The Biomedical Research and Commercialization Program (BRCP) of the State of Ohio Third Frontier Program (TFP) announced May 12, 2006 that Case Western Reserve University (Case) and its partners, University Hospitals of Cleveland (UHC), Cleveland Clinic, and Athersys, Inc., will receive $8 million to continue clinical commercialization programs in the Center for Stem Cell and Regenerative Medicine (CSCRM) for the next three years.
The center, established in 2003 with an initial TFP award of $19.5 million (combined Wright Center and Research & Commercialization), has united international leaders in stem cell biology, therapeutics, and clinical medicine to develop novel cell-based therapeutics for the benefit of patients throughout Ohio. The center's leadership is comprised of Director Stanton Gerson, M.D., who also directs the Case Comprehensive Cancer Center and the Ireland Cancer Center of UHC, Co-director Paul DiCorleto, Ph.D., who also directs the Cleveland Clinic's Lerner Research Institute and Executive Director Debra Grega, Ph.D.
The new award will support development of new therapies for heart, cancer and neurological disorders, with funds targeted for early patient clinical trials. This builds on current strengths as cancer and cardiovascular disease are disciplines in which the two clinical centers (Cleveland Clinic and UHC) rank among the top five institutions in the United States.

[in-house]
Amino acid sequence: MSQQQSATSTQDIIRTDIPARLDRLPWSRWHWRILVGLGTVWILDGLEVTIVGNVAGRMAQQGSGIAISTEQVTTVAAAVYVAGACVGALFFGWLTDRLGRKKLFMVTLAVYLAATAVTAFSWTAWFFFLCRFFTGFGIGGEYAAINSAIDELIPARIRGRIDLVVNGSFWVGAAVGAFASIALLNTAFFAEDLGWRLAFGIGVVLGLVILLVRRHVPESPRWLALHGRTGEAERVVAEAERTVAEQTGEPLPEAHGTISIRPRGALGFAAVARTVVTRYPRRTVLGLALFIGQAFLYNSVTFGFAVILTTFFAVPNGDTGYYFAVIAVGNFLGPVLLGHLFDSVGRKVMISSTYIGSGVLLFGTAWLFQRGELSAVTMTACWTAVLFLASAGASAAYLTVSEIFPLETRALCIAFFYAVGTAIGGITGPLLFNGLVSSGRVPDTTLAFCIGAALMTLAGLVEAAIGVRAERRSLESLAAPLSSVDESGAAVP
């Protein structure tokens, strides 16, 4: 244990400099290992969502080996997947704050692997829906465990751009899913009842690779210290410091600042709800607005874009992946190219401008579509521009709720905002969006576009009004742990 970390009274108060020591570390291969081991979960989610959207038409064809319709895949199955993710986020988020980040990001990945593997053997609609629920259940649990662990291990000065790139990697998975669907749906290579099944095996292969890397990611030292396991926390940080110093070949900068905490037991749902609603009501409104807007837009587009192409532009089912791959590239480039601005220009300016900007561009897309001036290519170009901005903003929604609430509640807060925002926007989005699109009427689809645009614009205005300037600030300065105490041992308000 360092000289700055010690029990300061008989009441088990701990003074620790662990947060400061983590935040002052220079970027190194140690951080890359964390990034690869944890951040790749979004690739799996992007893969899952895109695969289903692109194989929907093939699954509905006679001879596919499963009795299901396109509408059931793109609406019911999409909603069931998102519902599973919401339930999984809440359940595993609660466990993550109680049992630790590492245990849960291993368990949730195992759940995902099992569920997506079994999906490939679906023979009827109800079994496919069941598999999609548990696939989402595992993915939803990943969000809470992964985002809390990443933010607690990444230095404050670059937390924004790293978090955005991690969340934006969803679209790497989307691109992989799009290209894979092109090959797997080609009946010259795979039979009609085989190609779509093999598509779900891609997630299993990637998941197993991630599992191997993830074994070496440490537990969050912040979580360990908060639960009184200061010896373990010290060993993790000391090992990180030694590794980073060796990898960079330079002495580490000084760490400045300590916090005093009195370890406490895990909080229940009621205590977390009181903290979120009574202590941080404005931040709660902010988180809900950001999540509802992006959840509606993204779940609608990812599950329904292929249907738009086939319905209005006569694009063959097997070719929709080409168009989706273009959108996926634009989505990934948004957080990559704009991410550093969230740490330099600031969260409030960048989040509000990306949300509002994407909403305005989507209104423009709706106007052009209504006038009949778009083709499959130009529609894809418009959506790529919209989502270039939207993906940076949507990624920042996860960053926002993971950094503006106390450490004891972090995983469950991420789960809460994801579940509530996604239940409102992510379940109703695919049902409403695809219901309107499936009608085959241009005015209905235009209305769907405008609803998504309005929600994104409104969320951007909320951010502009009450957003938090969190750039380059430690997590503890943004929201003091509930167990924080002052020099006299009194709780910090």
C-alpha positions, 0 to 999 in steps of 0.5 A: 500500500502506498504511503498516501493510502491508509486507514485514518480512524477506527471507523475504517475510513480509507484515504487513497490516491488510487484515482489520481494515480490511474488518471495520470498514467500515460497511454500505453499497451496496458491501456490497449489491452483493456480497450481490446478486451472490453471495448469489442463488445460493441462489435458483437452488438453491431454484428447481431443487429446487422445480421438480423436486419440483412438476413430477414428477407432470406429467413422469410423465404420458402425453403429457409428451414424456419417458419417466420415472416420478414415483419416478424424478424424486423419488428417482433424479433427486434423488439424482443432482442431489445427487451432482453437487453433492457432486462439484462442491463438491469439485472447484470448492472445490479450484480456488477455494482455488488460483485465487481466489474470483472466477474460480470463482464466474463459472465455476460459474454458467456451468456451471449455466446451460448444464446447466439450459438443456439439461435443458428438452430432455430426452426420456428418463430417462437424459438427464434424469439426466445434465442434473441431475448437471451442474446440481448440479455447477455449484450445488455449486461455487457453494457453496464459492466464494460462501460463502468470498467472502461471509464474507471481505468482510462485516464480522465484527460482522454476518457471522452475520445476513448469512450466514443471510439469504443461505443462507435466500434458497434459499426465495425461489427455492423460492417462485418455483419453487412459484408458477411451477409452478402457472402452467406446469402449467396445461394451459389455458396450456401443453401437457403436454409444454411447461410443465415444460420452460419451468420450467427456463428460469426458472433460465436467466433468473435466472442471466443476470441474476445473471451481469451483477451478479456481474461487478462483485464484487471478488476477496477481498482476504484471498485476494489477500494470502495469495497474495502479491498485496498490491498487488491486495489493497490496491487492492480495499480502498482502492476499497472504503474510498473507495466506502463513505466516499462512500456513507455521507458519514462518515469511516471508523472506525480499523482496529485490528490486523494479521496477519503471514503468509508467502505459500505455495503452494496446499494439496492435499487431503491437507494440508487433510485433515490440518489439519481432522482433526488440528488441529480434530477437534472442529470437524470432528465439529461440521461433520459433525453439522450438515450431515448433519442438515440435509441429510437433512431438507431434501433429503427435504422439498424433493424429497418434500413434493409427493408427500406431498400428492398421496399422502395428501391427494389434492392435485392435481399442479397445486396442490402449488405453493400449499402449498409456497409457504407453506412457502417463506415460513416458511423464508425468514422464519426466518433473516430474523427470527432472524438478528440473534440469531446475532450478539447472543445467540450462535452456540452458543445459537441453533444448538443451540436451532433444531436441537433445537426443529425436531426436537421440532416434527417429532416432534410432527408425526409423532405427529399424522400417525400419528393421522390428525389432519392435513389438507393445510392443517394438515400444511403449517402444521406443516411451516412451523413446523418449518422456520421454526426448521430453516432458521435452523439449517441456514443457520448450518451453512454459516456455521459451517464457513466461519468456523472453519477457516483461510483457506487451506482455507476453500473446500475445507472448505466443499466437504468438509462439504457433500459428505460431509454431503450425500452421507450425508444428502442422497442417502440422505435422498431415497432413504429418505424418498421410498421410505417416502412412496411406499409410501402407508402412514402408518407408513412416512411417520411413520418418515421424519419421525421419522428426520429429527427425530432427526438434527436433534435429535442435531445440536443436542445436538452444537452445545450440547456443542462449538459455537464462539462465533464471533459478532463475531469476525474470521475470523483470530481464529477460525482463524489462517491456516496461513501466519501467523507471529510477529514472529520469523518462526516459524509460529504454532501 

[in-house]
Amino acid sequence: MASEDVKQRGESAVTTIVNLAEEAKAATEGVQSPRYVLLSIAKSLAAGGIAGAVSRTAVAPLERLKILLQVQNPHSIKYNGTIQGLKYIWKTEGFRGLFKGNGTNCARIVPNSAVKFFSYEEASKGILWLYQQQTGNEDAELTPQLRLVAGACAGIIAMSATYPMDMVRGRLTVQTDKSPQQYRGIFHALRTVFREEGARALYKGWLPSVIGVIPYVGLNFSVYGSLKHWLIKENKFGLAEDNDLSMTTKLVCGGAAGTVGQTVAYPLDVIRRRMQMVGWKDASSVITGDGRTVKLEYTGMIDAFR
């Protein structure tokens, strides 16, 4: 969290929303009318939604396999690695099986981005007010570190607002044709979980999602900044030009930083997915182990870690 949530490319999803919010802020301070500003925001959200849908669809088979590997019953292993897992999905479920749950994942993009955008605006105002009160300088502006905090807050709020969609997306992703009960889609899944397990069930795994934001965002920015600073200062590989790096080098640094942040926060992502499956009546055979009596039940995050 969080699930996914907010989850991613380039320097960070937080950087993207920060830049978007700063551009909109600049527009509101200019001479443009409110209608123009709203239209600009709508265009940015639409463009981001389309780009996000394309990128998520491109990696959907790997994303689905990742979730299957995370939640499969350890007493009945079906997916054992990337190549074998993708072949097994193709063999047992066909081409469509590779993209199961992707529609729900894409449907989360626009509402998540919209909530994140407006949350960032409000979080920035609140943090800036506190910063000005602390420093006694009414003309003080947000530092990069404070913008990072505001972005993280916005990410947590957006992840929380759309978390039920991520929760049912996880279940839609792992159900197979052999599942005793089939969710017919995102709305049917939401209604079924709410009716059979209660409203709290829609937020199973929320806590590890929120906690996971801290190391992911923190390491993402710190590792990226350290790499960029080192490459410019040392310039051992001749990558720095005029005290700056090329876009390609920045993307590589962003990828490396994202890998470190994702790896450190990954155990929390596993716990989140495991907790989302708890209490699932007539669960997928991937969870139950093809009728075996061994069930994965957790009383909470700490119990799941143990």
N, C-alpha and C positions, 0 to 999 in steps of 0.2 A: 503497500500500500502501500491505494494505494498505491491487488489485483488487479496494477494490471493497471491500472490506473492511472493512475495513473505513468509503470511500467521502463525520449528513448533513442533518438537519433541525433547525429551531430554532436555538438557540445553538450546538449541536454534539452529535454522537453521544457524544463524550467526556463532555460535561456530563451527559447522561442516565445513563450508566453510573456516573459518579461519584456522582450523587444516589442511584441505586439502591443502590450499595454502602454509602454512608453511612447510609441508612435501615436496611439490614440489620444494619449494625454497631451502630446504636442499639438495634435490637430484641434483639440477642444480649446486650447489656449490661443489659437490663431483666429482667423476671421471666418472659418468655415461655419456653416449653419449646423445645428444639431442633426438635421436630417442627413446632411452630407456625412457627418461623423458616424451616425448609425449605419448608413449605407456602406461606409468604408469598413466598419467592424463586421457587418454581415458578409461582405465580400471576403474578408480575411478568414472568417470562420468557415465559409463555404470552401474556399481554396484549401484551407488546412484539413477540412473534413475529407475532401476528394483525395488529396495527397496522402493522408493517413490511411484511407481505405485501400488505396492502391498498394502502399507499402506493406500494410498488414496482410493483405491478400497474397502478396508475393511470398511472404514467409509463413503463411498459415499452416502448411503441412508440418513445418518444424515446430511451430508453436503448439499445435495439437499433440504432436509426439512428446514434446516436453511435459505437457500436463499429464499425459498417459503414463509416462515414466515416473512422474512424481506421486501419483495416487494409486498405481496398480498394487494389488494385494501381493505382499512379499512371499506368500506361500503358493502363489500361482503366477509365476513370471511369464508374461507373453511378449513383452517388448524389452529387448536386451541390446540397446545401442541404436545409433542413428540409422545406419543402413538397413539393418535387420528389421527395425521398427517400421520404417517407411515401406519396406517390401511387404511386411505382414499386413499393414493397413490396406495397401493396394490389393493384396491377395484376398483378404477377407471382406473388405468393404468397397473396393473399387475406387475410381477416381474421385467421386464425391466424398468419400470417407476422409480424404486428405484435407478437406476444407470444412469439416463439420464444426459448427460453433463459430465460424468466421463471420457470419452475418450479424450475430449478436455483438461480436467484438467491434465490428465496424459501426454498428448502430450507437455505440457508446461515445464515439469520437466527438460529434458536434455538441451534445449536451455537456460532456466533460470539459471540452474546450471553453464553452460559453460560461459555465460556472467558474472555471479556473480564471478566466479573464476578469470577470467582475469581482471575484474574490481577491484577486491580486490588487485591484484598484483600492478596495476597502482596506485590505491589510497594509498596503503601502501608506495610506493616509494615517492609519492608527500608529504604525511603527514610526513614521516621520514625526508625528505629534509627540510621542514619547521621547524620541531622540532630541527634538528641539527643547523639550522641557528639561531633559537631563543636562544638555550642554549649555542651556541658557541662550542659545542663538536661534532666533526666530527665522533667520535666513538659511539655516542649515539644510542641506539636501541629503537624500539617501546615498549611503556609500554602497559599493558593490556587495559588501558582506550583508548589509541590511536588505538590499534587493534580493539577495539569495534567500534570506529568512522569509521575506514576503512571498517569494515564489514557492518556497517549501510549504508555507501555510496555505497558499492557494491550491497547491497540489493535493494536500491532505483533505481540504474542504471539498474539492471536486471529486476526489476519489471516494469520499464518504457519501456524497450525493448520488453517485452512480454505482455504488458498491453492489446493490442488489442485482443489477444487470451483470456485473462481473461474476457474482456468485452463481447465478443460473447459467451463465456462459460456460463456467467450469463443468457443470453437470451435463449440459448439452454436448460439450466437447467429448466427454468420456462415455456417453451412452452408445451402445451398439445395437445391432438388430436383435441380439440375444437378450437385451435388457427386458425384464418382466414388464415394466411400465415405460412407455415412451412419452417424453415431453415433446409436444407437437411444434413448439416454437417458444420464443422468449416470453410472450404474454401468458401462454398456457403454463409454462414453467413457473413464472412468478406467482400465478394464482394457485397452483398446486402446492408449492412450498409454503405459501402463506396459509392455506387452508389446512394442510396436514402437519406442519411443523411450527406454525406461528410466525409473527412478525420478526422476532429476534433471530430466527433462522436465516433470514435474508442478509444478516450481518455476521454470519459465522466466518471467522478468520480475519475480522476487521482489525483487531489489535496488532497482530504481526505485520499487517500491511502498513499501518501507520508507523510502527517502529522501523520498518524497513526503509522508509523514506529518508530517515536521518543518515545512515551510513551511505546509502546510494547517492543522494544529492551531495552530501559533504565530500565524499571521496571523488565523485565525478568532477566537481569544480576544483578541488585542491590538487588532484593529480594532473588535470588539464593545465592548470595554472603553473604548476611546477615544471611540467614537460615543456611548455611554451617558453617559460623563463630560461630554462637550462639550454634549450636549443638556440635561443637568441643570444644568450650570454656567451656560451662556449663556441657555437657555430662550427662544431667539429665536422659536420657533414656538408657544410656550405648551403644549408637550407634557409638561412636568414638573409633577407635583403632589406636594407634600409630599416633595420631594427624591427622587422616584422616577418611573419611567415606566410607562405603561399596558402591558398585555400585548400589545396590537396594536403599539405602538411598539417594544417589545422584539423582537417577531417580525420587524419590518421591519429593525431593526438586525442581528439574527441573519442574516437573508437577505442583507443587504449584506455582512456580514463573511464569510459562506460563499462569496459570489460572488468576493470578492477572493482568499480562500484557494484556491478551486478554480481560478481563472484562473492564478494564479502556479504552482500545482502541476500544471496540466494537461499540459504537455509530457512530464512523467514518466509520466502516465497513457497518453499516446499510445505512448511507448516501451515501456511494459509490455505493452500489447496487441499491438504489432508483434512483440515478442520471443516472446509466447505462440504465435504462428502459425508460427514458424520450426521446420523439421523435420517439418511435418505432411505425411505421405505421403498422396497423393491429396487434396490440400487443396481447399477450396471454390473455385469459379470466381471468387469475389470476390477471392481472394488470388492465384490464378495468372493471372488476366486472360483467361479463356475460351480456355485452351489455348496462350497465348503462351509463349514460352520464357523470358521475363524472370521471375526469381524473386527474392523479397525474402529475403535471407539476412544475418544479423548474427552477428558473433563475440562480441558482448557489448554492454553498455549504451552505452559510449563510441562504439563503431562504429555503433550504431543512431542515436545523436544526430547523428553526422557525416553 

"This continued support from the Third Frontier Program is a validation of the development work accomplished thus far and a vote of confidence for the translational projects proposed for the next three years," said Dr. Gerson.
New therapeutic approaches have led to the establishment of four new companies within the past three years: Arteriocyte, Inc., RegenRx, Inc, Ohio BioGel and Cell Targeting Inc. Additionally, 61 new jobs with an average salary of $64,925, have been created since the center was established.